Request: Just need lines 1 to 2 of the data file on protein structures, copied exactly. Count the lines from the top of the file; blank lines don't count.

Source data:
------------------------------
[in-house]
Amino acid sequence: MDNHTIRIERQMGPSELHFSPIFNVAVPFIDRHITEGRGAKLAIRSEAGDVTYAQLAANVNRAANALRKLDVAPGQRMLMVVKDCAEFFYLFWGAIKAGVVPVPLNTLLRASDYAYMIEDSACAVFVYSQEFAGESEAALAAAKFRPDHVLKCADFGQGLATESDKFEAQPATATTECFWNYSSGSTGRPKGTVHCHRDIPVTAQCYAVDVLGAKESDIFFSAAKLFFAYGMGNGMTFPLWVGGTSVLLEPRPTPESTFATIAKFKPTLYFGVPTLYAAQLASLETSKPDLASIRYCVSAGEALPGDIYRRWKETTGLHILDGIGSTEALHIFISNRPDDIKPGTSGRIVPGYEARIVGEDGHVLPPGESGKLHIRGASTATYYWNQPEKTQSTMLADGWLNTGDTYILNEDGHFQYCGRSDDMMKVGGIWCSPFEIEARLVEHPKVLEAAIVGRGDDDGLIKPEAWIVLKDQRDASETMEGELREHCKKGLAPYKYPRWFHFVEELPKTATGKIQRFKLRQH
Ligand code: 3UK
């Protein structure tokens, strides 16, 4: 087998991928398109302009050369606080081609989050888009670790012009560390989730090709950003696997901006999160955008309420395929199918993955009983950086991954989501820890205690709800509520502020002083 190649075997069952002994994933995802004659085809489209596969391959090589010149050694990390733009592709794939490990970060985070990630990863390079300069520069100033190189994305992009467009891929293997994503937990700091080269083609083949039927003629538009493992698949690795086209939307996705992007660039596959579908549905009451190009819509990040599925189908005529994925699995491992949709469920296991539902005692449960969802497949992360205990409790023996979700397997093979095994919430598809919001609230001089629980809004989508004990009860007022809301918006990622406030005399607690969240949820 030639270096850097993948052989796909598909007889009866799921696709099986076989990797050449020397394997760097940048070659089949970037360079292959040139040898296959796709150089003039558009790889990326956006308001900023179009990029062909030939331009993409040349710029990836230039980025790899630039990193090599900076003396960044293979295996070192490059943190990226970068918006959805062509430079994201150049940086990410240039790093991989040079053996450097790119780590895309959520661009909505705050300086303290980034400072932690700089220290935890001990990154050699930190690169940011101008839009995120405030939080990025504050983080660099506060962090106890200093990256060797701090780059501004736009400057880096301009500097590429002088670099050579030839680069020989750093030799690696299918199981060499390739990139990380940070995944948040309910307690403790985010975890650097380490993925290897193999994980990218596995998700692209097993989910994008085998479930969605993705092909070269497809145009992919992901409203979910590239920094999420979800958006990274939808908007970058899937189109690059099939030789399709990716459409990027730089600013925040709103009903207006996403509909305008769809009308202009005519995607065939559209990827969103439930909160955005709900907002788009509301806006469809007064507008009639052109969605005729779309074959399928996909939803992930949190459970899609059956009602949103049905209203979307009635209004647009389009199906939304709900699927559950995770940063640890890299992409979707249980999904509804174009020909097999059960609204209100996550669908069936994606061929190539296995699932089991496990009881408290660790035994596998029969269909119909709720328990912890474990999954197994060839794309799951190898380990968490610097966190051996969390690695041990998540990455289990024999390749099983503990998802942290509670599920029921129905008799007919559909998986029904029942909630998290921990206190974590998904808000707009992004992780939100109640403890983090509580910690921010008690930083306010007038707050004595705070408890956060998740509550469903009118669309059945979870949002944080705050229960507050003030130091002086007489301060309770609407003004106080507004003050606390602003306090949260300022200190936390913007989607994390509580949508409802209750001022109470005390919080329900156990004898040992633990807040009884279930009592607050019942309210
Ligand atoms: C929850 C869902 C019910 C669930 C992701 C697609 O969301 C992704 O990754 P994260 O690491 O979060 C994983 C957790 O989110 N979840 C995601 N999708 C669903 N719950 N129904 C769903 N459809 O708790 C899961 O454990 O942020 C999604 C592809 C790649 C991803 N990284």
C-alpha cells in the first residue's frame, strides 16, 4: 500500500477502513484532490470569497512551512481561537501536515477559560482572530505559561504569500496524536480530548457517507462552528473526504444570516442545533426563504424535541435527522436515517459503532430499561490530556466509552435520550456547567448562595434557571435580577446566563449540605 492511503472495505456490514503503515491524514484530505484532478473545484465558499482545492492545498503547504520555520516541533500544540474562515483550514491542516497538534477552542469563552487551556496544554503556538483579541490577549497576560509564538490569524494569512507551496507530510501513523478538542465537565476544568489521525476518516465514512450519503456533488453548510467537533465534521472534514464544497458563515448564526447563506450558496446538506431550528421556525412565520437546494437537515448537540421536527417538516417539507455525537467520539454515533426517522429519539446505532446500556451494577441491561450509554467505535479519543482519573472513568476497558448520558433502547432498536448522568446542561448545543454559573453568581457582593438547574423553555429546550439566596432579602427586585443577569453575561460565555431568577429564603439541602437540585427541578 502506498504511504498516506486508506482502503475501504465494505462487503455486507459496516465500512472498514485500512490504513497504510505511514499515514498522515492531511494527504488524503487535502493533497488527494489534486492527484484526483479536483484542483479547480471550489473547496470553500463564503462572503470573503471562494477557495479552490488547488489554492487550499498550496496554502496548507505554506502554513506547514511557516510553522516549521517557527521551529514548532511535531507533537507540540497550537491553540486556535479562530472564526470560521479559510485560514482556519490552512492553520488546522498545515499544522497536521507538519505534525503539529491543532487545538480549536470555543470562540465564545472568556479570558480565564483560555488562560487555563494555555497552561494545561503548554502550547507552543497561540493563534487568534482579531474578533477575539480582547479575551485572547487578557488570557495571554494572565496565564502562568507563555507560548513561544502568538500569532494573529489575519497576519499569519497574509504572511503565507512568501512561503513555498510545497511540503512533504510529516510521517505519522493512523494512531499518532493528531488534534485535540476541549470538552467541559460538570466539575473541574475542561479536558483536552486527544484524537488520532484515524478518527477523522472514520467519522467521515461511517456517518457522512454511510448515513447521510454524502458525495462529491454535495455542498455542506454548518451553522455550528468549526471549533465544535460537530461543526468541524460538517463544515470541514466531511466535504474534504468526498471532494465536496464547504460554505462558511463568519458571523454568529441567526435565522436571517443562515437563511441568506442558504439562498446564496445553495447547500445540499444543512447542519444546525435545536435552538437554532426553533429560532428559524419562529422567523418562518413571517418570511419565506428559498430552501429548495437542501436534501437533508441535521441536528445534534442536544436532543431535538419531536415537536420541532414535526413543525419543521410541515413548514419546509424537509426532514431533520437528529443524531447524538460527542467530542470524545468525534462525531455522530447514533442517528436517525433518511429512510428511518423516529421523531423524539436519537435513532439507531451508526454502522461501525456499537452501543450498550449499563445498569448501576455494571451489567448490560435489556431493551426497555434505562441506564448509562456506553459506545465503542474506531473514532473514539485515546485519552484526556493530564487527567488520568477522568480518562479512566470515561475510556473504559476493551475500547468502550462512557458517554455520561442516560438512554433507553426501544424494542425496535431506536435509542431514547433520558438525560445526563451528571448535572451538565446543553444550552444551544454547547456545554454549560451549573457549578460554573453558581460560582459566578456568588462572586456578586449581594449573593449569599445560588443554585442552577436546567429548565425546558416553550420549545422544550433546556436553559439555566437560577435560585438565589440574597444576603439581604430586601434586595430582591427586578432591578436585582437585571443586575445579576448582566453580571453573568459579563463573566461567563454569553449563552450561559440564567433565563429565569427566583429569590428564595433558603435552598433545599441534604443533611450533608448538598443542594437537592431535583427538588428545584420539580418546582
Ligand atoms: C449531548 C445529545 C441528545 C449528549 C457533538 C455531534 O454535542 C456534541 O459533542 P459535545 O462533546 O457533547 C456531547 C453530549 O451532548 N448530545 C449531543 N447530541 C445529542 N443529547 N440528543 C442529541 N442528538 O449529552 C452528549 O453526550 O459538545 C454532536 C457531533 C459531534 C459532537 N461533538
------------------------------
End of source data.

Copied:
[in-house]
Amino acid sequence: MDNHTIRIERQMGPSELHFSPIFNVAVPFIDRHITEGRGAKLAIRSEAGDVTYAQLAANVNRAANALRKLDVAPGQRMLMVVKDCAEFFYLFWGAIKAGVVPVPLNTLLRASDYAYMIEDSACAVFVYSQEFAGESEAALAAAKFRPDHVLKCADFGQGLATESDKFEAQPATATTECFWNYSSGSTGRPKGTVHCHRDIPVTAQCYAVDVLGAKESDIFFSAAKLFFAYGMGNGMTFPLWVGGTSVLLEPRPTPESTFATIAKFKPTLYFGVPTLYAAQLASLETSKPDLASIRYCVSAGEALPGDIYRRWKETTGLHILDGIGSTEALHIFISNRPDDIKPGTSGRIVPGYEARIVGEDGHVLPPGESGKLHIRGASTATYYWNQPEKTQSTMLADGWLNTGDTYILNEDGHFQYCGRSDDMMKVGGIWCSPFEIEARLVEHPKVLEAAIVGRGDDDGLIKPEAWIVLKDQRDASETMEGELREHCKKGLAPYKYPRWFHFVEELPKTATGKIQRFKLRQH